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July 02, 2018

Phillies' Jake Arrieta is pitching better than you think

Phillies MLB
0702_Jake_Arrieta_USAT Jeff Curry/USA Today Sports

Jake Arrieta's still a top of the order starter.

The Phillies shelled out a small fortune (well, small by MLB standards) to sign Jake Arrieta late this spring to a three-year, $75 million deal and his stats — 5-6 and a 3.54 ERA — are mediocre at best for a former Cy Young award winner.

His month of June was positively dreadful, as his ERA for five starts during the month was 6.66. He has one of the lowest strikeout rates in all of baseball. 

Which reasonably begs the question: Does Arrieta at age 32 still have top of the rotation stuff?

There are a bevy of mitigating factors, however, that bode well for a quick recovery — or in fact argue he isn't actually playing that badly. In his most recent start, a five-frame no decision in an extra innings win over the Nationals, Arrieta allowed an unearned run (in addition to two of the earned variety). In the start before, an error by Cesar Hernandez led to three unearned runs in a 6-0 loss to the Yankees. During his forgettable June, eight unearned runs crossed the plate while Arrieta was on the hill. You can't blame the poor guy for that. Which is why he's more or less gotten a pass after lashing out at manager Gabe Kapler for his defensive alignments.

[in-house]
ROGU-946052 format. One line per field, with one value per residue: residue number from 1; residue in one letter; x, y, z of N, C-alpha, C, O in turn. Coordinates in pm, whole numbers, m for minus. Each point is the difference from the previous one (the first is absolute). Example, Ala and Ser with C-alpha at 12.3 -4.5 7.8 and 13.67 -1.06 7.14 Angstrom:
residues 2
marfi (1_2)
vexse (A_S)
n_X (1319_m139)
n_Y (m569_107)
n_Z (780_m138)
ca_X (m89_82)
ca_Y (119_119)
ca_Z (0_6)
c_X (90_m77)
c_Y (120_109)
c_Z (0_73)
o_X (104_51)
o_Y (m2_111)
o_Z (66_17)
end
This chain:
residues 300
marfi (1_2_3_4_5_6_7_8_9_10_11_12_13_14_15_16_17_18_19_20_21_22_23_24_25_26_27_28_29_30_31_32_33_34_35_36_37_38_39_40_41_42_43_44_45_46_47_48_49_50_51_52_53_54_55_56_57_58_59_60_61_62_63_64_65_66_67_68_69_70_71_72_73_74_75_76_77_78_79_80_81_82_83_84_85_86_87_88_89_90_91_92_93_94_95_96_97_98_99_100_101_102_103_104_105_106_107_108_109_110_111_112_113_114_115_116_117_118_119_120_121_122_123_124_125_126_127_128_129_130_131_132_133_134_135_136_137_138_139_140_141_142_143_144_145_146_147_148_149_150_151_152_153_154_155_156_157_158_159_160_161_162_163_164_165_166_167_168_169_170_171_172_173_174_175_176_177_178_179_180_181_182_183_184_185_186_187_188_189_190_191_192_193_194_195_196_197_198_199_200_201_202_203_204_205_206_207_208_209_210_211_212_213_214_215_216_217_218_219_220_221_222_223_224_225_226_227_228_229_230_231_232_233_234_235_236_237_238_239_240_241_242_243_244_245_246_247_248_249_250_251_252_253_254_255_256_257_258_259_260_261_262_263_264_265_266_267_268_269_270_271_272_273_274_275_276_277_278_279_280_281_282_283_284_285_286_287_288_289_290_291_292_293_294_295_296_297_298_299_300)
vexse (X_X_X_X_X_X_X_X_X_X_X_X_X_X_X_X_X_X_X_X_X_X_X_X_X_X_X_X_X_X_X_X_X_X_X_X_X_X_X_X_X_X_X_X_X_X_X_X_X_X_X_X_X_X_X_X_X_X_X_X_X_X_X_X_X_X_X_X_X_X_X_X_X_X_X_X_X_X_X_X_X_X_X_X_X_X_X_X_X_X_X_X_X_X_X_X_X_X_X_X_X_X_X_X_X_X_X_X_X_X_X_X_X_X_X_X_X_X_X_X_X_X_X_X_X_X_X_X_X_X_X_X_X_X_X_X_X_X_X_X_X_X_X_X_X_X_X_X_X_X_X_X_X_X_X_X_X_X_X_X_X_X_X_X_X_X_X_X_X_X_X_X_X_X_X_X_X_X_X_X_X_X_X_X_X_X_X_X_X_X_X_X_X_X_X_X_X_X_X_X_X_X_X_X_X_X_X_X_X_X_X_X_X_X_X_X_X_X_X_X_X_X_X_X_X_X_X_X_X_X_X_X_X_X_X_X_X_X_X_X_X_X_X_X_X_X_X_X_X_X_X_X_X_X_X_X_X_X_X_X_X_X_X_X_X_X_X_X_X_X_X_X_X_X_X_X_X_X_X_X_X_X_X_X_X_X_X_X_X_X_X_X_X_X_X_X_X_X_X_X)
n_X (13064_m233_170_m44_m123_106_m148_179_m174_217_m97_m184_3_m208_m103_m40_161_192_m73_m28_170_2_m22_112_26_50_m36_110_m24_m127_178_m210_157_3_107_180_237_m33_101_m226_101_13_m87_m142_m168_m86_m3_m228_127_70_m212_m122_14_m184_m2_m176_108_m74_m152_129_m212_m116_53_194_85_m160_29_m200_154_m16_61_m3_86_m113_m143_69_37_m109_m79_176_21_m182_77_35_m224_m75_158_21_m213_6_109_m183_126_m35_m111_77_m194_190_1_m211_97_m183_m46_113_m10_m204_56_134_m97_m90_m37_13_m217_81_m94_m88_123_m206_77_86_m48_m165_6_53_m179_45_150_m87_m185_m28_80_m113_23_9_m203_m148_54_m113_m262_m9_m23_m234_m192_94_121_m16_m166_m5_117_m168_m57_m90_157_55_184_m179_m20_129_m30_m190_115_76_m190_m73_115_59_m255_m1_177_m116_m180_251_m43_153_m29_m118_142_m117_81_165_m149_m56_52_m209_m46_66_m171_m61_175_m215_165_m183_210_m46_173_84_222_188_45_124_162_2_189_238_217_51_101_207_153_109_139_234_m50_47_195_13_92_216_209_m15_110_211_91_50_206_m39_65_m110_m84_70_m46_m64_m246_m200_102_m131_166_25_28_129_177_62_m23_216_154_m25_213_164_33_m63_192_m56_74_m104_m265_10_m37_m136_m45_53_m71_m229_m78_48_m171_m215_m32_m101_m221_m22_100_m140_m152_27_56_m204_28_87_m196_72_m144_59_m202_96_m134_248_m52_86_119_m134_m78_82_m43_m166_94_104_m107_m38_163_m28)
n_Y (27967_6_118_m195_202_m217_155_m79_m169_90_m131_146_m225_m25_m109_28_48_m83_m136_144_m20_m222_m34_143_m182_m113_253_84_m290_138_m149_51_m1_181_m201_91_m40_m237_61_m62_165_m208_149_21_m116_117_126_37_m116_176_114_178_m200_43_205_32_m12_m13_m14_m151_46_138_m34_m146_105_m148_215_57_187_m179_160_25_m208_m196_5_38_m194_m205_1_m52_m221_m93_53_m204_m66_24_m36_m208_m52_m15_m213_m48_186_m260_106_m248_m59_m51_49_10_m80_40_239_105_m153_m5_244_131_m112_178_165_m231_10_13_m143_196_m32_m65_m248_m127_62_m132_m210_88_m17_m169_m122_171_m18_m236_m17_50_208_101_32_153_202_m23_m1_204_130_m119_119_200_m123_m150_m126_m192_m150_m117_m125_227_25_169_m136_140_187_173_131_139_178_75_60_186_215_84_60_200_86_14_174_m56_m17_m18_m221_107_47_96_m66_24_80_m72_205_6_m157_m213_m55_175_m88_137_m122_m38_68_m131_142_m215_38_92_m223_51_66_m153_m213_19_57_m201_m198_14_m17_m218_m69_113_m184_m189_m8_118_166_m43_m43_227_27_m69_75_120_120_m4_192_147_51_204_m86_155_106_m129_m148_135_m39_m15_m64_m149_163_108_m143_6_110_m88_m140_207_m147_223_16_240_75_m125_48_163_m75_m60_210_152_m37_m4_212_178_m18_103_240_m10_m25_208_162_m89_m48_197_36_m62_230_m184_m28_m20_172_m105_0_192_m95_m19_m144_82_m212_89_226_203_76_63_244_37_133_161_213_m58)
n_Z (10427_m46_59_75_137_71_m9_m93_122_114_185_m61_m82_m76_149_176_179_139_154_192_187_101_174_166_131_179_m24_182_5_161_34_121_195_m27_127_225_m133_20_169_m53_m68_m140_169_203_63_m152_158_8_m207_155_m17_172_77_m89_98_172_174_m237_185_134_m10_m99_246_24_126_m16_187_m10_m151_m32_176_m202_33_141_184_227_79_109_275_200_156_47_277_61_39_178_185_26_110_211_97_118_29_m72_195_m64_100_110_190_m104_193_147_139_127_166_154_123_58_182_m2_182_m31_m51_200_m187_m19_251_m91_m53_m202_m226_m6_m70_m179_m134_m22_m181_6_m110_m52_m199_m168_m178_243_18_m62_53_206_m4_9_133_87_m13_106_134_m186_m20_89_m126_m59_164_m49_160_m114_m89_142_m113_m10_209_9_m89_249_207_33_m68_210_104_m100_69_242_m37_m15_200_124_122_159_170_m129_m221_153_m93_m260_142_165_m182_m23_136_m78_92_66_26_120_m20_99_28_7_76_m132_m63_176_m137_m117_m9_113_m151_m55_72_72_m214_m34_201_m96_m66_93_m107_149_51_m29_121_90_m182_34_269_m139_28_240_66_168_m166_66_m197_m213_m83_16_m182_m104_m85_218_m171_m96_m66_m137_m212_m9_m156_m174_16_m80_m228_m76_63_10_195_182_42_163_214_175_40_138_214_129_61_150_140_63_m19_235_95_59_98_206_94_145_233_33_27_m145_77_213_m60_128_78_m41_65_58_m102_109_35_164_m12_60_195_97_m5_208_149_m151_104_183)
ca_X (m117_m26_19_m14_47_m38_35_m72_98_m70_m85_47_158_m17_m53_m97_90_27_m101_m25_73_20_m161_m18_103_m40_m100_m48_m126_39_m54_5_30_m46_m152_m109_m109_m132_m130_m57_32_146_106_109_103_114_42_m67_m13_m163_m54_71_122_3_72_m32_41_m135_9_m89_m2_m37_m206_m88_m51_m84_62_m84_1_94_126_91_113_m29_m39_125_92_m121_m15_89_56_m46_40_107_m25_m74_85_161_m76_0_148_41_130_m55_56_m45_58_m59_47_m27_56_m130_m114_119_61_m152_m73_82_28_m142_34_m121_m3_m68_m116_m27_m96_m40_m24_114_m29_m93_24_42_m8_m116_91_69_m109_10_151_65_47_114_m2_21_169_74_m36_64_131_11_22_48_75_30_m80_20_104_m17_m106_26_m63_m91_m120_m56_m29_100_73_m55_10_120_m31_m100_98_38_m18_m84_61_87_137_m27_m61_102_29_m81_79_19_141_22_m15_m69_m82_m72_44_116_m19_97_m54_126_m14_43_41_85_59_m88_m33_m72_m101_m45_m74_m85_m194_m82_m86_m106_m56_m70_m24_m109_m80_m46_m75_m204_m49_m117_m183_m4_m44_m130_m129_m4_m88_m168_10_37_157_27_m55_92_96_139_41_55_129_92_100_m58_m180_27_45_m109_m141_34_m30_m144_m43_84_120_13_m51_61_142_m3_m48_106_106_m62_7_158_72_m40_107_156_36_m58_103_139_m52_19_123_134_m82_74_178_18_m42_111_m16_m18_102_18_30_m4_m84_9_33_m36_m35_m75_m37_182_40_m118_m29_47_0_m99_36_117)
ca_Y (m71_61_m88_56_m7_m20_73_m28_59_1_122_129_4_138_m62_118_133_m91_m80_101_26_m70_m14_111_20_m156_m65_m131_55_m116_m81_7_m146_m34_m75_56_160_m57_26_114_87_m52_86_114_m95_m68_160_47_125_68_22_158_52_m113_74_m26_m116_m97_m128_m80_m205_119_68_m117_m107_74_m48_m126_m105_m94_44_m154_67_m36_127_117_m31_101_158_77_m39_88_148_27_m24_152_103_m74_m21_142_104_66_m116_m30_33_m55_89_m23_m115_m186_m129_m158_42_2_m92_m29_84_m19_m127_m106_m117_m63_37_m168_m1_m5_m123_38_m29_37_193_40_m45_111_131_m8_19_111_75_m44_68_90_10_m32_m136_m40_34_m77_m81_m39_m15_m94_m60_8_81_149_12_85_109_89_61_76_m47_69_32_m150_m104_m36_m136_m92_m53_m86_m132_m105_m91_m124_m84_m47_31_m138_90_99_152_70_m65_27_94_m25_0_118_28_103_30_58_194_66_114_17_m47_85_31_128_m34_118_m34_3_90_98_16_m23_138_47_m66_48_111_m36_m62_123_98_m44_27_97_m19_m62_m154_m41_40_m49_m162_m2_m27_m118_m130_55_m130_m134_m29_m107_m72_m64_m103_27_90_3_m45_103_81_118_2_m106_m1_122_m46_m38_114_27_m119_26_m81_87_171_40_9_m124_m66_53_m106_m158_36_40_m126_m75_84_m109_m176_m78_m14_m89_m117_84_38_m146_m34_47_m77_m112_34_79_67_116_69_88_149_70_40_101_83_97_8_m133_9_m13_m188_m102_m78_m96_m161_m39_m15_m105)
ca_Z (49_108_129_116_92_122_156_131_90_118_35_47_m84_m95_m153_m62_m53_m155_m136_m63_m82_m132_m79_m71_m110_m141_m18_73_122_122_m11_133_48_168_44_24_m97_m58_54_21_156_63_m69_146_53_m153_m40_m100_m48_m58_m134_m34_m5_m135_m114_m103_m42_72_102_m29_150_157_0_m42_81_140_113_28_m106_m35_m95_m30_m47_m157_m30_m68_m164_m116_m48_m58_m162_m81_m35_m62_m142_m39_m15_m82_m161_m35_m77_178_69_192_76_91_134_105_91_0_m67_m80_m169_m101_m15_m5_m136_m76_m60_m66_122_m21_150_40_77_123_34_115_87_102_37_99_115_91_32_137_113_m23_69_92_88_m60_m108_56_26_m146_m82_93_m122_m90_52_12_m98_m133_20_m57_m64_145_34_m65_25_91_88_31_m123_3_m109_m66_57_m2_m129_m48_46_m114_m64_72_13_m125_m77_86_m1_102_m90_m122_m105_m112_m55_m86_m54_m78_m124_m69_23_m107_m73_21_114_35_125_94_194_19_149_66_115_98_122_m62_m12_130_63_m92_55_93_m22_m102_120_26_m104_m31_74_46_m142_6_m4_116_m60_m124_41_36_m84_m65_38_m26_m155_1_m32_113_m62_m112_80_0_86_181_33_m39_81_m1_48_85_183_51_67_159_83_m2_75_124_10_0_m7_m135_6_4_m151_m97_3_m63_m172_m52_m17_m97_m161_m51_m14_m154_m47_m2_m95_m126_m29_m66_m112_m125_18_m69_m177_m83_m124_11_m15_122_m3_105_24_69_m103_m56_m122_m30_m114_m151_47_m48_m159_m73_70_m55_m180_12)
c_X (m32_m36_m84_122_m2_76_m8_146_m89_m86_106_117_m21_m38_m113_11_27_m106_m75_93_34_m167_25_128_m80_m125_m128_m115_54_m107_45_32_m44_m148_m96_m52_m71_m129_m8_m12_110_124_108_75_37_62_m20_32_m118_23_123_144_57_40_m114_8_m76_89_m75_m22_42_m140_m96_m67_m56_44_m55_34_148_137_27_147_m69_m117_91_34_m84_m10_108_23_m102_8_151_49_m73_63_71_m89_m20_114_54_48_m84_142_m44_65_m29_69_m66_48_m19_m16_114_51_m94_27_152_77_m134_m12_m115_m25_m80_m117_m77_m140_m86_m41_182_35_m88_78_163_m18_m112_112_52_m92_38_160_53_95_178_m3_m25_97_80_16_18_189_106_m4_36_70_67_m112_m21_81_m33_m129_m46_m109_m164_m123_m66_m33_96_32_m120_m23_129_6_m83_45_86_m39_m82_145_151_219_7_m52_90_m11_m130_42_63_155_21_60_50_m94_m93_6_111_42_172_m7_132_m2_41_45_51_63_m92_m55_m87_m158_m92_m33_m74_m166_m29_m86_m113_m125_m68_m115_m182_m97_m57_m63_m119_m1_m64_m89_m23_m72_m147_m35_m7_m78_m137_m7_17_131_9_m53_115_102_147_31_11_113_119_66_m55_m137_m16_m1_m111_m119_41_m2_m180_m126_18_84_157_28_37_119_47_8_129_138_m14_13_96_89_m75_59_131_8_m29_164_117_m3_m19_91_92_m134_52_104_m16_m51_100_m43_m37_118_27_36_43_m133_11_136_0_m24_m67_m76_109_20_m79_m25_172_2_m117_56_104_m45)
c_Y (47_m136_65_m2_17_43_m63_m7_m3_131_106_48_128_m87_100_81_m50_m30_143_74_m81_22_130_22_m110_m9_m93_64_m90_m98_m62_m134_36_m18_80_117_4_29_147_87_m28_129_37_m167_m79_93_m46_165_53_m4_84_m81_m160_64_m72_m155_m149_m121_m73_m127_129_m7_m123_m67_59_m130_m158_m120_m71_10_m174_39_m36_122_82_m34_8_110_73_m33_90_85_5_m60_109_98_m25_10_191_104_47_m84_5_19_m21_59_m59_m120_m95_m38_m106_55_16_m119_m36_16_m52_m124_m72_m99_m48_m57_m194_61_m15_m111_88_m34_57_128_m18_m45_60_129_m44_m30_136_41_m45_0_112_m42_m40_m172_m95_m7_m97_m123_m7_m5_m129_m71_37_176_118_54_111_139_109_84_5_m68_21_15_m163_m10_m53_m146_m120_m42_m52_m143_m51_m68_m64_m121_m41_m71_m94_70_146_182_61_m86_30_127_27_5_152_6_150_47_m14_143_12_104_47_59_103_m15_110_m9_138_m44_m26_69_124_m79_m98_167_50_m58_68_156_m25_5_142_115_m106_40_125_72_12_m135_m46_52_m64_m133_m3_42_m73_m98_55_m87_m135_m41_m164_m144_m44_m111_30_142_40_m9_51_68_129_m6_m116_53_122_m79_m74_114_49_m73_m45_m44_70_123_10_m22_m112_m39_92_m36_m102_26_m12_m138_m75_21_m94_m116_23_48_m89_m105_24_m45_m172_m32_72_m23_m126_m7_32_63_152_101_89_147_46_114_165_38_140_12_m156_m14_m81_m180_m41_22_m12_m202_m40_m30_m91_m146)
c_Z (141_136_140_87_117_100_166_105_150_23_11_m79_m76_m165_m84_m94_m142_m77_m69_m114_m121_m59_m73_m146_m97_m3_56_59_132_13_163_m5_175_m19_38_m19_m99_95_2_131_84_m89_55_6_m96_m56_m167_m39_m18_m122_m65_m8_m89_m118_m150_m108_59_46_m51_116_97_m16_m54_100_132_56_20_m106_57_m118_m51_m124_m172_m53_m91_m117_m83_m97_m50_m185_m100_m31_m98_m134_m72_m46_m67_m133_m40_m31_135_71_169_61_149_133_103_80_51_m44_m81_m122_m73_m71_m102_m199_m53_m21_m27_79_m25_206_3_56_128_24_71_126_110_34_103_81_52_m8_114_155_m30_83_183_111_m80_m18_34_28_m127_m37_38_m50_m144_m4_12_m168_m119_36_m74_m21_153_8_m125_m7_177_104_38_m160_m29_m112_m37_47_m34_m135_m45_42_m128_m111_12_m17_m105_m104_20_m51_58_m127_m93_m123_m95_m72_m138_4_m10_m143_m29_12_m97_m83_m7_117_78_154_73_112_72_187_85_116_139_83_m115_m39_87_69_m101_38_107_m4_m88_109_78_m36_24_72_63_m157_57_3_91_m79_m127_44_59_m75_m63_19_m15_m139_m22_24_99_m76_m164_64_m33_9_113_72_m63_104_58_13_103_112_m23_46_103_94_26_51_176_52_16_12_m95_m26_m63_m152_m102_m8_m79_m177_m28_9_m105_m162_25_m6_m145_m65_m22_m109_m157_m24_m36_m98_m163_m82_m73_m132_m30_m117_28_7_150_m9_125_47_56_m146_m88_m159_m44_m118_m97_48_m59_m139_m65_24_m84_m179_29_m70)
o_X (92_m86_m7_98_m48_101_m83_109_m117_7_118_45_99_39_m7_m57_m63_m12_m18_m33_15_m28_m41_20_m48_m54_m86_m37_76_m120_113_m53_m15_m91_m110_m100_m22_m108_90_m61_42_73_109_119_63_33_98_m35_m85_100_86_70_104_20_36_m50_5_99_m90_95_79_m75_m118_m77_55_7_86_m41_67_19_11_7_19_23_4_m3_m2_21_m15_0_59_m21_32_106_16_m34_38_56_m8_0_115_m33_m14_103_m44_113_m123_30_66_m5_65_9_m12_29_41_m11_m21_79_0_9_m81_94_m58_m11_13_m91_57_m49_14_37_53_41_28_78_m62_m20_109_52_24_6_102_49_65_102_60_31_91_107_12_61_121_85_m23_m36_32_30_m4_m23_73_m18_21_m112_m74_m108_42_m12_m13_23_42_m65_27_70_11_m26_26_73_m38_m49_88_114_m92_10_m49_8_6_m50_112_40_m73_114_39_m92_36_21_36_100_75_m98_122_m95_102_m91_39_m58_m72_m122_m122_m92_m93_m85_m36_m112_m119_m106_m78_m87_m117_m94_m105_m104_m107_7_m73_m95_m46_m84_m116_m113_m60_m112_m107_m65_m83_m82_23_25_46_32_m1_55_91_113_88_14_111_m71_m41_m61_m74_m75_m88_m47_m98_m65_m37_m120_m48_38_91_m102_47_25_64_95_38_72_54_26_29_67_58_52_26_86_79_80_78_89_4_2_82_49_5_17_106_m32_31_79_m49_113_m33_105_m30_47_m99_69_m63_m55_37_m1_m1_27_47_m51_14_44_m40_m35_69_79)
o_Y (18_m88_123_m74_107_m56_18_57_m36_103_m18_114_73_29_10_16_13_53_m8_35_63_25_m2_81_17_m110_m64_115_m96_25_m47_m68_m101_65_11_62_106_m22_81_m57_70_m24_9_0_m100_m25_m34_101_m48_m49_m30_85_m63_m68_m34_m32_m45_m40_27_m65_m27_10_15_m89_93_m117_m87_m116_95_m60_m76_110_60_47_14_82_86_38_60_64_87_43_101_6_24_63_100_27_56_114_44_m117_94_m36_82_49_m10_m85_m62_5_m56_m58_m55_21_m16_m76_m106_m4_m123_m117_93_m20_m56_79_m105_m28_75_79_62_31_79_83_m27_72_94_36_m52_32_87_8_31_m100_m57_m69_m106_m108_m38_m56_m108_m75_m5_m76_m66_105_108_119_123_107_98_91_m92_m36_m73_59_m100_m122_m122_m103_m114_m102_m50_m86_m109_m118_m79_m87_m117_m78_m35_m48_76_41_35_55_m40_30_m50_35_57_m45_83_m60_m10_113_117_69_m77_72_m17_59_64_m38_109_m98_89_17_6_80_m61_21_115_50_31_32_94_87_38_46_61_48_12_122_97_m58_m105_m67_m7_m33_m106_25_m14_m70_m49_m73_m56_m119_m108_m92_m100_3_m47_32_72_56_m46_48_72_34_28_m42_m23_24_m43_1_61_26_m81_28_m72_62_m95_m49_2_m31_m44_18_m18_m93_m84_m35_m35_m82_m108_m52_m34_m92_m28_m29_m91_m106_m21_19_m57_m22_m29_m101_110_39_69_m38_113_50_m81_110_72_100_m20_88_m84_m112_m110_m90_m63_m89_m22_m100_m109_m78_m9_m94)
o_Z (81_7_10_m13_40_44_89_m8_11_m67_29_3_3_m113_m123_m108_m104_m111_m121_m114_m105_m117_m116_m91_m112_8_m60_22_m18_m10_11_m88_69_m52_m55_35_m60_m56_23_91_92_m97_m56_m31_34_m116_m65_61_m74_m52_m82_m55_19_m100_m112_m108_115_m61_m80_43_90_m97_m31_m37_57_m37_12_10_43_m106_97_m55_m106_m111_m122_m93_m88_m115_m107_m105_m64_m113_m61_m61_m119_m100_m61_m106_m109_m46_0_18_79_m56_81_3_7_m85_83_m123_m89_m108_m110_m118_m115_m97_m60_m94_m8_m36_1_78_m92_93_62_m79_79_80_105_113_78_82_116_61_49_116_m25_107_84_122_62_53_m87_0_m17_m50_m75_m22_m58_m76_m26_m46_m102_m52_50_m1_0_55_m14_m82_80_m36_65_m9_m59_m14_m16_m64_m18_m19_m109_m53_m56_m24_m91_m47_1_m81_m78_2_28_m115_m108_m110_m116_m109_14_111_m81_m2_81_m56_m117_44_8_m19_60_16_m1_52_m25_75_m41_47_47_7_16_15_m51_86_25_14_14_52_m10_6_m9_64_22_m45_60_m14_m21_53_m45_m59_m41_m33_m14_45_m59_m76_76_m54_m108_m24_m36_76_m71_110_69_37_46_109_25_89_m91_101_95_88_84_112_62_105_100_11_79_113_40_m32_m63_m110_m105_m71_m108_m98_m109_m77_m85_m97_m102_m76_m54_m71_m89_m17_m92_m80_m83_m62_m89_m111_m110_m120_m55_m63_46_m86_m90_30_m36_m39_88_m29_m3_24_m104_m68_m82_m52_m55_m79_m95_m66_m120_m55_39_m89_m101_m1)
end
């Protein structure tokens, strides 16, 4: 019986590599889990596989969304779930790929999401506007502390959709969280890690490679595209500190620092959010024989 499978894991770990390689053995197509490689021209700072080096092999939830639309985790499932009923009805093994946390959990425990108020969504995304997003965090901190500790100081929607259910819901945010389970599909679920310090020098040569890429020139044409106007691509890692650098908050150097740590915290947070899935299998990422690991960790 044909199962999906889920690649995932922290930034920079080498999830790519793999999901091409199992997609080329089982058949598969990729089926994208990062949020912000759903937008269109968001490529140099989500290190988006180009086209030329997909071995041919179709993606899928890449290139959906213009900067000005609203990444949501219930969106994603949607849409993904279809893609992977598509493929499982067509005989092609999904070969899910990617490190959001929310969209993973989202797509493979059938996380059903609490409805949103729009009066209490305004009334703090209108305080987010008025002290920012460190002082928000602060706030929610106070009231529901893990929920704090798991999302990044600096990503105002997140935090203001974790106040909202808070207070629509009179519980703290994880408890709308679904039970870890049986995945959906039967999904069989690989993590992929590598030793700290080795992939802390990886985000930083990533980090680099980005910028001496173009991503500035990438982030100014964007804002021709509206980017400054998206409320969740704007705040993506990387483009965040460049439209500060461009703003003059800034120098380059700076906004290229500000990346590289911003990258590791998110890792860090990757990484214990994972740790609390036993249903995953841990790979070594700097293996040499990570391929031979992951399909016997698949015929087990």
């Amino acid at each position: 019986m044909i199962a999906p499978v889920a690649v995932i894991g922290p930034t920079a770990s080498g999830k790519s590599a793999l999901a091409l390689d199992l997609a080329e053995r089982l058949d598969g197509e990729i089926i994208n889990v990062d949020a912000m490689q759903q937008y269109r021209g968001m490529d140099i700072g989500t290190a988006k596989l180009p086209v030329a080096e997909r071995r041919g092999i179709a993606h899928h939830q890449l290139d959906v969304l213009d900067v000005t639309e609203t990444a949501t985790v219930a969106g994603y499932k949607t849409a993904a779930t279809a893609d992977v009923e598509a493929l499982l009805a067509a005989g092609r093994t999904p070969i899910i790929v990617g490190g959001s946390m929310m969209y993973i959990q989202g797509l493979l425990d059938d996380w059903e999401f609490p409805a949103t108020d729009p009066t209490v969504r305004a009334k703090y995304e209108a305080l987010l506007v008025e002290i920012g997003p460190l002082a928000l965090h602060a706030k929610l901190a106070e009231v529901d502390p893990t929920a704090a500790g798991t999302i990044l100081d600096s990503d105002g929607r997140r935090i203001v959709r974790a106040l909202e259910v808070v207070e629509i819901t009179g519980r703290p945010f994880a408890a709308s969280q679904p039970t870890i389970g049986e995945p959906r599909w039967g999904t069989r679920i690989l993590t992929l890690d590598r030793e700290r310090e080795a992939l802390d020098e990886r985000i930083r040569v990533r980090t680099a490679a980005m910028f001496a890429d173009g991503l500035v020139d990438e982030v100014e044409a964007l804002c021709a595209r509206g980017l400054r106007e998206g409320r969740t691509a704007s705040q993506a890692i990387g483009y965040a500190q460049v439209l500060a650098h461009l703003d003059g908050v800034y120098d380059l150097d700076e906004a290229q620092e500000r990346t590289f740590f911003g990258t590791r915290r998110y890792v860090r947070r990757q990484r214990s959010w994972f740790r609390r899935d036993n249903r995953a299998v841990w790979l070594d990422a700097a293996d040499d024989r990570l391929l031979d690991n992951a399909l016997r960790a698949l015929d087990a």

“I think it’s always difficult when you get a ground ball and we’re not able to make a play behind it," Gabe Kapler said recently, via NBCSP. "At the same time, Jake is Jake for a reason — because he’s able to weather those kinds of storms. That’s why he’s so important to us because he’s able to come back from those situations and get big outs."

Arrieta gives up a lot of ground balls. It's sort of his specialty. His ground ball to fly ball ratio this season is 1.26, the fourth highest in all of baseball. Despite being 64th in innings pitched, the righty has provoked the sixth most ground balls of any starter. Ground balls not only bring with them more errors than fly balls, they also typically result in fewer runs scored than line drives or fly balls (which include home runs).

Due in part to the errors, and to the volume of balls in play he's allowed with his 6.17 strikeout per nine ratio, Arrieta hasn't gone deep into games.

But there's another reasonable beef Arrieta has with his teammates — lack of run support.

MLB runs per game Phillies runs per game Jon Lester run support (MLB Leader)Arrieta run support 
4.39  4.37 6.41 3.81


Arrieta has the 21st fewest run support of every pitcher in baseball, substantially lower than the more than 20 pitchers who receive five runs support per game or more.

There are still two and a half years left on Arrieta's deal in Philadelphia and it's far to early to proclaim he's lost his stuff. Advanced metrics (and his 5-2 start to the season) suggest he still has the ability to lead a rotation in the majors. And with the ascension of Cy Young candidate and likely All-Star Aaron Nola, the Phils only need Arrieta to be a solid No. 2.

Expect the rule of large numbers to be kinder to Arrieta as the season continues.


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